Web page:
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Research paper topic: Gps: The Future Of Navigation And Technology - 1872 words
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.. on, Charley 12, a Blue Force team member, tracks its own movement as it traverses the ridge lines in search of defending Red Force troops. When the enemy is sighted, Charley 12's onboard GPS receivers trace the sudden swing of the tank's turret as the gunner locks onto the target with a 120-millimeter smoothbore gun. Grant also points out that after the gunner squeezes the trigger, within milliseconds, processing software in Charley 12's instrumentation package verifies -- based on GPS coordinates the gun pointing angle, and the tank's known performance capabilities -- that the enemy tank is within the cross hairs and effective firing range of its main gun. An electronic hit signal notifies the instrumentation package on the target tank that a fatal blow is imminent. The defending tank's instrumentation package performs a simulated damage assessment, which tells the Red Force tank that it is destroyed.
The victim vehicle stops in its tracks. Charley 12's simulated round has just given the Blue Force its first victory in the brigade's June 1996 annual training exercises. Without a reliable navigation system, U.S. forces could not have performed the maneuvers of Operation Desert Storm. With GPS, the soldiers were able to go places and maneuver in sandstorms or at night when even the troops who lived there couldn't. Initially, more than 1,000 portable commercial receivers were purchased for their use. The demand was so great that, before the end of the conflict, more than 9,000 commercial receivers were in use in the Gulf region.
They were carried by foot soldiers and attached to vehicles, helicopters, and aircraft instrument panels. GPS receivers were used in several aircraft, including F-16 fighters, KC-135 aerial refuelers, and B-2 bombers. Navy ships used them for rendezvous, minesweeping, and aircraft operations. GPS has become important for nearly all military operations and weapons systems. In addition, it is used on satellites to obtain highly accurate orbit data and to control spacecraft orientation.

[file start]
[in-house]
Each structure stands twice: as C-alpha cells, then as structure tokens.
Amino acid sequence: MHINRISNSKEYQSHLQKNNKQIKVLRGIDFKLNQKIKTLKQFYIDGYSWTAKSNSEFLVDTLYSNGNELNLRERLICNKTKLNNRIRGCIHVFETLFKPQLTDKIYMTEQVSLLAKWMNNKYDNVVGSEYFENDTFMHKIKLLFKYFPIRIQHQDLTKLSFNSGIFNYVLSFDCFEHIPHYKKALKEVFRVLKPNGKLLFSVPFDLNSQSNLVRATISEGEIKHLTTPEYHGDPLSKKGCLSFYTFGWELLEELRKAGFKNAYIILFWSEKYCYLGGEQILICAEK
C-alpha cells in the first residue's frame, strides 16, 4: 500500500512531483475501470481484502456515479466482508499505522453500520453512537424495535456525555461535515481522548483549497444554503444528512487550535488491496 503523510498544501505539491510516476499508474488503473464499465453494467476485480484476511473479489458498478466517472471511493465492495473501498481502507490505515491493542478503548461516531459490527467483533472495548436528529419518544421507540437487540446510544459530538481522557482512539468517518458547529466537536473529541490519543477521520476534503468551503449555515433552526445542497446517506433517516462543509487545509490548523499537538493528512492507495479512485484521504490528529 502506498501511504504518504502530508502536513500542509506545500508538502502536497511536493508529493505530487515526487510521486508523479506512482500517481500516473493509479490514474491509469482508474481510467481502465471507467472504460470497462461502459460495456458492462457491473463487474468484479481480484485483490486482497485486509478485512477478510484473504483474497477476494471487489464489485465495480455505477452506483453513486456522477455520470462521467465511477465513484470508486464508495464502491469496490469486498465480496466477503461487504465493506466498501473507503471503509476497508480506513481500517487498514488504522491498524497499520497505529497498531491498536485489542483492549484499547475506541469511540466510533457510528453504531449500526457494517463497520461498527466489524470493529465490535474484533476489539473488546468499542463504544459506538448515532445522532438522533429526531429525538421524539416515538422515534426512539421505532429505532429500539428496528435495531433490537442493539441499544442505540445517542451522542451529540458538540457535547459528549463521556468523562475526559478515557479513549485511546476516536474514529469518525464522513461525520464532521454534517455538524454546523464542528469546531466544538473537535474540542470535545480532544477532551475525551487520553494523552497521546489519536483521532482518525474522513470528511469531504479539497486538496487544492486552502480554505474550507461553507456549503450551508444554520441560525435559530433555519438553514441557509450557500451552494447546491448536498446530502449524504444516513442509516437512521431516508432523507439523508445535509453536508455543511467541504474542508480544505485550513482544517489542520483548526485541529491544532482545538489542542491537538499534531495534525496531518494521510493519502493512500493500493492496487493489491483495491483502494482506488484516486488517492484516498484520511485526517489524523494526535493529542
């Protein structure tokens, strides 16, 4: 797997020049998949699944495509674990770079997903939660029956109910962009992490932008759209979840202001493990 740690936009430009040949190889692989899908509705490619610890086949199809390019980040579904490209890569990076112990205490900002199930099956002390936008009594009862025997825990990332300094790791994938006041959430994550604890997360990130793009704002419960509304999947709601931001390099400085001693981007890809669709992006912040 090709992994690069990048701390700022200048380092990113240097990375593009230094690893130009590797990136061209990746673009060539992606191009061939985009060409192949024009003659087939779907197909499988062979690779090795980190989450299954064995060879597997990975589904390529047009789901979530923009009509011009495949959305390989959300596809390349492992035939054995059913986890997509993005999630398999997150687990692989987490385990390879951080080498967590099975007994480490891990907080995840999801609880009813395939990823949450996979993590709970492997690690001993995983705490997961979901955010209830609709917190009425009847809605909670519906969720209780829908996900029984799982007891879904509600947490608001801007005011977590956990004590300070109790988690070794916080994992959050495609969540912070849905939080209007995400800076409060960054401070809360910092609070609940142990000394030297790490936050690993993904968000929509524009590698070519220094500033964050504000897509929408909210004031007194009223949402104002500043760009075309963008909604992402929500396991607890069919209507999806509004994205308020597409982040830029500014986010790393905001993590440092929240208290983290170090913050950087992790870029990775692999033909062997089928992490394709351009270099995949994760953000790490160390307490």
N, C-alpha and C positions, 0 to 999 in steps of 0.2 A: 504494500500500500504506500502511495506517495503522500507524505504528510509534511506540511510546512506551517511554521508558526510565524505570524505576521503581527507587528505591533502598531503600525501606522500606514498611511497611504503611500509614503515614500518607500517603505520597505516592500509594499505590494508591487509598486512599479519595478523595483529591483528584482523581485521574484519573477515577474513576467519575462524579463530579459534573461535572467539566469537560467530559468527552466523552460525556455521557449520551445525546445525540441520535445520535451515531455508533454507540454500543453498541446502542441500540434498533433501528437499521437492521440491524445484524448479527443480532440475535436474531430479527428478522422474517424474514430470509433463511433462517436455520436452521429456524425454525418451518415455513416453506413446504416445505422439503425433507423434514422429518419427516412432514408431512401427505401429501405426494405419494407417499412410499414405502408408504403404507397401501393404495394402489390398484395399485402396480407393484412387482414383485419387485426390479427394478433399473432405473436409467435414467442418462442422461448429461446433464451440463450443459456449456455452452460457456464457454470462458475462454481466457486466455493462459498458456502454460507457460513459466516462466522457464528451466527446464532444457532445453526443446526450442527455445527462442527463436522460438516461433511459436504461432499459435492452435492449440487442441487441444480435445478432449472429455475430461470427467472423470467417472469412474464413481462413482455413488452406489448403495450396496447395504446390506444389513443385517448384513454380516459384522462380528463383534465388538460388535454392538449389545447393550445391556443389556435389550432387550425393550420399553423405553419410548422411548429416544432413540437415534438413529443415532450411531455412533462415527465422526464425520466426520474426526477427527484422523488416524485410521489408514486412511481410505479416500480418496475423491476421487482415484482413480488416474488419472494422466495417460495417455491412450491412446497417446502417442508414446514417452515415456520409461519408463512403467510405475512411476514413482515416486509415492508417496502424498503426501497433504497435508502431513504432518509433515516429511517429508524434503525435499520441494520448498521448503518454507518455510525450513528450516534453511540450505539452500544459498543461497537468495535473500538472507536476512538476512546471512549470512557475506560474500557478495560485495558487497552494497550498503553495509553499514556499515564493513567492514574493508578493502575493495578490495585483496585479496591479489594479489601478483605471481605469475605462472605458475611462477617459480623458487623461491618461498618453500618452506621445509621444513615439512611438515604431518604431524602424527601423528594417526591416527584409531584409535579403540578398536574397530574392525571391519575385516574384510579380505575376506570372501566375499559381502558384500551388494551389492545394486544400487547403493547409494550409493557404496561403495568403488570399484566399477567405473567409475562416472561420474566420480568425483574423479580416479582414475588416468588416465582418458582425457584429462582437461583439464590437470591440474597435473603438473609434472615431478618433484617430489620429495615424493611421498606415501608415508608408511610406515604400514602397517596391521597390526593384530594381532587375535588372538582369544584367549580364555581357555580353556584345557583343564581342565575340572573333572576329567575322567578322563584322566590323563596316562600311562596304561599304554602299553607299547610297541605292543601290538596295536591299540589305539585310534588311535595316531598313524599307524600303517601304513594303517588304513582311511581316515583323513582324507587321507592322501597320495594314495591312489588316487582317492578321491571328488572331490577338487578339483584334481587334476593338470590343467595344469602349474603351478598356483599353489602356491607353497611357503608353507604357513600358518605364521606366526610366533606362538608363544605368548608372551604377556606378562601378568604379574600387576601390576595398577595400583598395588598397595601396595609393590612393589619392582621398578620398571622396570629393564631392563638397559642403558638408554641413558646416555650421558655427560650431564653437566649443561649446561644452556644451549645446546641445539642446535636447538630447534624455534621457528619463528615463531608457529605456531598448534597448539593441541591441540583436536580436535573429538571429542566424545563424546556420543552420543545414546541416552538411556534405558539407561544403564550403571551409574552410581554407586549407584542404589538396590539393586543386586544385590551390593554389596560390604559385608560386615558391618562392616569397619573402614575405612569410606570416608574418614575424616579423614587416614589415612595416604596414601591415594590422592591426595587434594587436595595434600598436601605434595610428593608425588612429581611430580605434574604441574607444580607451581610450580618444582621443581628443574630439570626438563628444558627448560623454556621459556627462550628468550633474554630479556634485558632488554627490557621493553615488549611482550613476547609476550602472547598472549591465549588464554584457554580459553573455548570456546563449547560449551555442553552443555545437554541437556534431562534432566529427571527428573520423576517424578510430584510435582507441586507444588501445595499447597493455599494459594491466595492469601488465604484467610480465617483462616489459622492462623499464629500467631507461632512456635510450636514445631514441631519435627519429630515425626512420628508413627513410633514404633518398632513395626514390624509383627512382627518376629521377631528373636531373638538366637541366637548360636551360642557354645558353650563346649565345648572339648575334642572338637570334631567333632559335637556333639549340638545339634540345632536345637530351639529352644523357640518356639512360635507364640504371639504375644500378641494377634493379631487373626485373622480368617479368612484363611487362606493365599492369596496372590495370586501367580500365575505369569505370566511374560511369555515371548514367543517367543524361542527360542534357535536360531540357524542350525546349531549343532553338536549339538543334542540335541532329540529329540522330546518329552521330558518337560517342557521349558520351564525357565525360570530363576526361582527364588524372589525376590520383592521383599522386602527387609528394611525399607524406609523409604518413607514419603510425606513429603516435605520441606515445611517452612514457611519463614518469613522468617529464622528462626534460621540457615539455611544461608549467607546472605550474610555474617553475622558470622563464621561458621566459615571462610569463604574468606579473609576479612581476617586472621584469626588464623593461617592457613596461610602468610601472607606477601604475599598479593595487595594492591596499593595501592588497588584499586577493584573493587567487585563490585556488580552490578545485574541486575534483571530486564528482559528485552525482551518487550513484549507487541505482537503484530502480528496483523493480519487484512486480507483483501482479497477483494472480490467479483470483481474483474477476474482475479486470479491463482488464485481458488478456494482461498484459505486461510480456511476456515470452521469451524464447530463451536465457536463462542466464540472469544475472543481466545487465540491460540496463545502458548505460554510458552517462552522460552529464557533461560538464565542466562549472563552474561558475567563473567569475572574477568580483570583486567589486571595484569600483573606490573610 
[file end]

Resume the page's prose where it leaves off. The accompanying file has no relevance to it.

GPS is based on a system of coordinates called the Worldwide Geodetic System 1984, also called WGS-84, similar to the latitude and longitude lines you see on wall maps in school. The WGS-84 system provides a built-in frame of reference for all military activities, so units can synchronize their maneuvers. The GPS system was developed to meet military needs of the Department of Defense, but new ways to use its capabilities are continually being found. As you have read, the system has been used in aircraft and ships, but there are many other ways to benefit from GPS. During construction of the tunnel under the English Channel, British and French crews started digging from opposite ends: one from Dover, England, one from Calais, France. They relied on GPS receivers outside the tunnel to check their positions along the way and to make sure they met exactly in the middle.
Otherwise, the tunnel might have been crooked. Vehicle tracking is one of the fastest-growing GPS applications. GPS-equipped fleet vehicles, public transportation systems, delivery trucks, and courier services use receivers to monitor their locations at all times. The Global Positioning System is being used in another ingenious way; to guide people to their destination by way of a monitor in their car. Some car manufactures have added an optional GPS receiver in their new cars for a couple of years.
All you do is type your desired destination in and the GPS gives you turn by turn directions, or a detailed map on a four inch video screen. A couple of new developments in the system have come about within the last year. First, the GPS receiver can tell you when your turn is coming up. Also, the Lincoln-Mercury company has added a refinement to the GPS-based safety feature. If you are driving and you need emergency assistance, just touch the ambulance icon and the RESCU (Remote Emergency Satellite Cellular Unit) system sends a voice activated cell phone call to the Westinghouse Emergency Response Center (Cetron and Davies 110). The center then dispatches police, fire, ambulance, or a tow truck to the location given by the GPS receiver in the car.
GPS is also helping to save lives. Many police, fire, and emergency medical service units are using GPS receivers to determine the police car, fire truck, or ambulance nearest to an emergency, enabling the quickest possible response in life-or-death situations. In an interview for The NewsHour with Jim Lehrer, Spencer Michels points out that Air Force pilot Scott O'Grady, honored by President Clinton, provided the most dramatic use of GPS. He was rescued by American forces, after he was shot down by a Bosnian Serb missile over Bosnia in 1995. O'Grady used a hand held unit to find his exact position and radio it to rescuers before hostile forces could capture him.
Mapping and surveying companies use GPS extensively. In the field of wildlife management, endangered species such as Montana elk and Mojave Desert tortoises are being fitted with GPS receivers and tiny transmitters to help determine population distribution patterns and possible sources of disease. GPS-equipped balloons are monitoring holes in the ozone layer over the polar regions, and air quality is being monitored using GPS receivers. Buoys tracking major oil spills transmit data using GPS. Archaeologists and explorers are using the system.